Generation of Vipers
Coffin Wisdom

Generation of VipersHowl and Filth was, in my opinion, one of the top records from 2011. So it was with bated breath that I waited for the follow up, which arrived in October 2014 in the form of Coffin Wisdom. 

Follow-ups to favorite albums are dangerous, because bands run the risk of letting fans down by either treading water, or making unfavorable and unexpected changes to their music. Well, my worries were quelled by Coffin Wisdom. It sees the band capitalizing on the successful aspects of their sound while taking enough creative steps forward to avoid stagnation. 

The opening track wastes no time, beginning with a rollicking bass riff and then introducing familiar-sounding guitars before congealing into noisy, monolithic, hardcore-tinged sludge. The title track follows with a crunchy riff that sounds like something off of a Trap Them record played at half-speed, and dare I say, a poppy drum beat. The effects-laden guitars also lend an almost alt-metal vibe over the churning sludge. This is a new touch. There’s more noise rock influence overall this time around. 

“Dark Matter” brings the real doom with slowly shifting walls of thick guitars, and vocals buried deep in the mix. “You Deserve This” serves as a sort of intermission and really shows the band’s debt to Neurosis, with its layers of sounds and samples, repetitive militaristic drumbeat, and tortured vocals.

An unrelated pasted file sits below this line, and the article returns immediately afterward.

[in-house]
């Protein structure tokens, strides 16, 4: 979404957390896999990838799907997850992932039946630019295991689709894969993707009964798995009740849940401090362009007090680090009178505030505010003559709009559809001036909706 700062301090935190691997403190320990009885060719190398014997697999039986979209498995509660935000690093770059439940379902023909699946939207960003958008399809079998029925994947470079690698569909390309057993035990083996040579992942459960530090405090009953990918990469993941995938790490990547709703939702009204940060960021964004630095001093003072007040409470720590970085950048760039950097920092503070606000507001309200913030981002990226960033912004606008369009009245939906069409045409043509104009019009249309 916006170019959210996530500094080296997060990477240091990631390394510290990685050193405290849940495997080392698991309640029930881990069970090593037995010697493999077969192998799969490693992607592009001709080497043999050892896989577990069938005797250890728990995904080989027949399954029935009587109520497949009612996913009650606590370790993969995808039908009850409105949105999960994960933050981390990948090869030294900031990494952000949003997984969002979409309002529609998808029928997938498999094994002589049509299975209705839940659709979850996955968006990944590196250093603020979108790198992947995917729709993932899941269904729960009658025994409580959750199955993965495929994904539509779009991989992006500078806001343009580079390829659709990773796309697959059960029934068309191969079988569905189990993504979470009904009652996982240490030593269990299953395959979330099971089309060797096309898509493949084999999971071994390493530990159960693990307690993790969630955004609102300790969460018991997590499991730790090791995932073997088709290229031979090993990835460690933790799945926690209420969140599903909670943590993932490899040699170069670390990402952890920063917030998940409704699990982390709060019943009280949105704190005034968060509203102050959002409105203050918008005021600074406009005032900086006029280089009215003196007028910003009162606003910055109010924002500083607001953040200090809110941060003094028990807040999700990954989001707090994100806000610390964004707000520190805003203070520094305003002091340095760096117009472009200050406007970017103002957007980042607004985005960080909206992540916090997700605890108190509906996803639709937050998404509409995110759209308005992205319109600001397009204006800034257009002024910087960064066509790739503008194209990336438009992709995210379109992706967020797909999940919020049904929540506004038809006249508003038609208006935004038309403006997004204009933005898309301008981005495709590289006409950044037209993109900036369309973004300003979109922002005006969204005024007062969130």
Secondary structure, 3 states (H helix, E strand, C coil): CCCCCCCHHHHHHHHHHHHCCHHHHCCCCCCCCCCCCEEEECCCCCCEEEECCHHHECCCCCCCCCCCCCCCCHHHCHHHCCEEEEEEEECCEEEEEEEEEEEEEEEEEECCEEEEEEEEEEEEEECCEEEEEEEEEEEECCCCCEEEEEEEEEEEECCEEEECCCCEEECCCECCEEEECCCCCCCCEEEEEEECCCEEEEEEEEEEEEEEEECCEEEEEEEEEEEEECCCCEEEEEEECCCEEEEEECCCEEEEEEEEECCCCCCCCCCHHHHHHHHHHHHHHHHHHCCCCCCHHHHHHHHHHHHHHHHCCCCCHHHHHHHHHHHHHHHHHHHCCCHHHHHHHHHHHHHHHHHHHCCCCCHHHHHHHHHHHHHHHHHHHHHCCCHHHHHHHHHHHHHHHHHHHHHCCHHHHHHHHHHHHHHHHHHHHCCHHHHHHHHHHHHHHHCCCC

After a forbidding, ambient intro, “Haunted” strikes an almost Cult of Luna vibe in terms of mass, without the high-reaching atmospherics. “Stolen Voices” conjures up a Jesus Lizard feel, and closer “Crawling on the Ceiling” features infectious tribal drumming and psychedelic guitar work within the sludge. 

In many ways, this is kind of the logical continuation of the previous. Howl and Filth seemed to operate primarily on the foundation of its sheer weight. The vocals were buried deep down and the production had an earthy tone that suggested massive space, and there was more of a focus on slow, deliberate builds. This one is closer up, the vocals more upfront, and more attention given to riffs and song structures. That’s not to say that this one is less atmospheric. You’re still caught in the dark alone, but this time the danger is nearer. Howl and Filth was a massive, lethal storm gathering, but Coffin Wisdom, like the dog illustrated on the cover, is only inches away, and ready to go for your throat.

[Visit the band's website]
Written by J. D. Anderson
December 22nd, 2014

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